Hula-Hooping is Next Craze in Exercise Workouts
Hula-hooping classes, a new spin on exercise, are popping up all over Southern California.
The American Council on Exercise did a study and found that hula hooping burns about as many calories as step aerobics and cardio kickboxing, about 420 calories an hour. Jackie Hesley, who teaches hooping classes in Los Angeles, said hooping helped her lose 42 pounds last year, and is helping others do the same.
"It's like a moving meditation, you tend to lose yourself in the movement, then time goes by, because you've had so much fun, you don't even realize that you've been exercising," said the former real estate agent.
The hula hoops of today weigh about 2 pounds and span about 45 inches in diameter, which makes them rotate more slowly around the body, offering greater resistance. In studies, the average heart rate of hula hoopers goes up to about 151 beats per minute.
"We use different size hoops, a really big heavy hoop to start out with to do cardio and fat burning. Then we go to lighter hoops for our arms and legs. You're really using every muscle in your body in a hoop class," Hesley said.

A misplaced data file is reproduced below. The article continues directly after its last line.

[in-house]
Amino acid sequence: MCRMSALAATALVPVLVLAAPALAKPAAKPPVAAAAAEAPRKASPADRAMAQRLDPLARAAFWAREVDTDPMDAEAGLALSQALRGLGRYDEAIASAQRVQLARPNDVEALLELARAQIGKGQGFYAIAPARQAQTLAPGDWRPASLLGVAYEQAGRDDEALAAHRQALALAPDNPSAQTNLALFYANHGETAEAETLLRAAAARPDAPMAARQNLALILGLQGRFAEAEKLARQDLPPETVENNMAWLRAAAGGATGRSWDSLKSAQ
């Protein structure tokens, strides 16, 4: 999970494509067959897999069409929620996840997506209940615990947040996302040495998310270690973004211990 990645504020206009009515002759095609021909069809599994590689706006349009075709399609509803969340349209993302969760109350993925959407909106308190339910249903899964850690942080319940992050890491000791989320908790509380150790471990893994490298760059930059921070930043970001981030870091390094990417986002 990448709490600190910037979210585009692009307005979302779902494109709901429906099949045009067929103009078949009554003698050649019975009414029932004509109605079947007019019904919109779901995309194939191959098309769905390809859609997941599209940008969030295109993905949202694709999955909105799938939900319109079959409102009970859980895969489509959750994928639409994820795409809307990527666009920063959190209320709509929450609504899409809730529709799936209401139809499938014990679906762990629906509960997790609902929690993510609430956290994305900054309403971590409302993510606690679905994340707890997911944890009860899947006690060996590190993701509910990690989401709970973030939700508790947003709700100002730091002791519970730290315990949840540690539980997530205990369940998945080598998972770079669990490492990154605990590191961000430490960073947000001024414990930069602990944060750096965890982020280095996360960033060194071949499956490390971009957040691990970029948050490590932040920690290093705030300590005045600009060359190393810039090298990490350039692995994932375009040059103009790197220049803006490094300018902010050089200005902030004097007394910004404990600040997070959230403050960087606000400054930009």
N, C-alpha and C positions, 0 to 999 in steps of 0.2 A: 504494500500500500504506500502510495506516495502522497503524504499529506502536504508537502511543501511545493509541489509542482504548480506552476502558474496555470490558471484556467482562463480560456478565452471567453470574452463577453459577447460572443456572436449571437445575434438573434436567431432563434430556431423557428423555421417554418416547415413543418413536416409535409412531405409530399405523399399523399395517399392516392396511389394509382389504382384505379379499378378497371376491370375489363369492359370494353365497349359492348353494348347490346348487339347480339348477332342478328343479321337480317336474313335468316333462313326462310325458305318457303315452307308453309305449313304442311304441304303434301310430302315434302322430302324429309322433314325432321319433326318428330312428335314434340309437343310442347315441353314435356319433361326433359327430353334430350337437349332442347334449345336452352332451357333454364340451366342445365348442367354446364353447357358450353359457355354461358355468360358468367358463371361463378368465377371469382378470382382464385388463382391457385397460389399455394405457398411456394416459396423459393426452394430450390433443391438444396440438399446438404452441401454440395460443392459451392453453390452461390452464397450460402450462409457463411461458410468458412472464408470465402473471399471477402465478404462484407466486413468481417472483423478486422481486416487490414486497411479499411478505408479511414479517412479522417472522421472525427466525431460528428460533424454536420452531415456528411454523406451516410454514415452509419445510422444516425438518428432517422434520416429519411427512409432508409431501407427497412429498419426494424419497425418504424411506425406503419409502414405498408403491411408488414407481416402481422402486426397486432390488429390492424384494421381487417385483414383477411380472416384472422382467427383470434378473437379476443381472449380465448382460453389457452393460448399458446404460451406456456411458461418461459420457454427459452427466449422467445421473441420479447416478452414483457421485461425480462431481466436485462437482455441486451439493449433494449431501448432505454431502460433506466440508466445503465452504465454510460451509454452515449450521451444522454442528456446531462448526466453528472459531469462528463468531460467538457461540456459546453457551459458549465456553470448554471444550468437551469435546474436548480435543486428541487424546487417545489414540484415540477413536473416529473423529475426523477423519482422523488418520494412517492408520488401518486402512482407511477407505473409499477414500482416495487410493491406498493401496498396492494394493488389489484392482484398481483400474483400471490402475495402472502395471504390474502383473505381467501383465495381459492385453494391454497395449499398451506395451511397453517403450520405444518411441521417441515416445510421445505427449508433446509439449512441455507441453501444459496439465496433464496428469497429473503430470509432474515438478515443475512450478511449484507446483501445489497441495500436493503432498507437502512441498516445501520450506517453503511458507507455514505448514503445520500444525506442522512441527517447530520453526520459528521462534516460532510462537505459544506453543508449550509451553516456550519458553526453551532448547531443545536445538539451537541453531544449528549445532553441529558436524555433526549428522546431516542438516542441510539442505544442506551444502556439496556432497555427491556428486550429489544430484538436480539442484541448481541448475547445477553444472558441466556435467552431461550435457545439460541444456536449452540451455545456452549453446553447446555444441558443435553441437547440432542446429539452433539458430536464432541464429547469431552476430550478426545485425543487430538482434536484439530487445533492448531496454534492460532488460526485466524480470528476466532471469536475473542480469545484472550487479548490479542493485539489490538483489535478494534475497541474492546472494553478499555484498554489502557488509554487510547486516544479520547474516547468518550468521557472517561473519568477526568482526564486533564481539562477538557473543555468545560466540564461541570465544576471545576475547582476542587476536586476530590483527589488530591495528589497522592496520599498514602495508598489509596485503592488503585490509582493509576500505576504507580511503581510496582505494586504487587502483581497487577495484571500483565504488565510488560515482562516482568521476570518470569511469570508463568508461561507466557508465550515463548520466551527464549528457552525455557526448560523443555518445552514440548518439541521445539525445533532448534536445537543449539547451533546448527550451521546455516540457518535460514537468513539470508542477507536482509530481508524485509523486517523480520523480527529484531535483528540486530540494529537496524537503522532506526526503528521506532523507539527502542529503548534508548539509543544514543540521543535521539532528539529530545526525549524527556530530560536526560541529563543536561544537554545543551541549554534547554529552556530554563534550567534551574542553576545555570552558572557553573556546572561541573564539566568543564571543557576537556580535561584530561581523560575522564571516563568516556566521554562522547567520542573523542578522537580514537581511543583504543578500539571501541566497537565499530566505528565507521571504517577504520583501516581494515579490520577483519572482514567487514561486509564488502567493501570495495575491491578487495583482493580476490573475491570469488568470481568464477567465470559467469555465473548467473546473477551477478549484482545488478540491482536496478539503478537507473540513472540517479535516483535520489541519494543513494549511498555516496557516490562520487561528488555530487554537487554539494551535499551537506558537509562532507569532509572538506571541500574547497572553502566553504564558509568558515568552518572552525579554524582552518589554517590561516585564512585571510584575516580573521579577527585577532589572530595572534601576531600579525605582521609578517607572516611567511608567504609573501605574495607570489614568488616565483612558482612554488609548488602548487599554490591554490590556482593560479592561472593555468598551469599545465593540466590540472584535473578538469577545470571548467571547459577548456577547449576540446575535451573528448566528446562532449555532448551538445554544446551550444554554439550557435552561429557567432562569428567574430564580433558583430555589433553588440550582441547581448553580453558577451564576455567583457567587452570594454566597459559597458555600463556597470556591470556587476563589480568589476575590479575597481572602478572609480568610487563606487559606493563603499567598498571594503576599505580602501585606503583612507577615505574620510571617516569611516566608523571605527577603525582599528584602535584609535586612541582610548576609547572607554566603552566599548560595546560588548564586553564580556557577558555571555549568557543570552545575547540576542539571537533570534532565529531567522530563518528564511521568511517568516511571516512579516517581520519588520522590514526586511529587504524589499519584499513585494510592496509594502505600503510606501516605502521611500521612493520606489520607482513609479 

Babette Rickard started hooping because she has multiple sclerosis, and found that hooping helps her with her balance and range of motion.
"MS keeps you from moving, so my goal is to keep moving, whatever I can and hooping I can do that cause it's not a high-impact sport, and I can stop when I need to so I don't get overheated. So it's really helped me a lot," she said.
And hooping attracts all ages. Claire Allen, 14, said hooping lifted her out of her depression.
"I was just on YouTube and I saw a video and I just had to try it, so I got a hoop, and I taught myself," Allen said.
Perhaps it's because of that additional factor that a treadmill doesn't have -- the happy factor.
"It's fun. I giggle. I drop the hoop and I just move on," Richard said.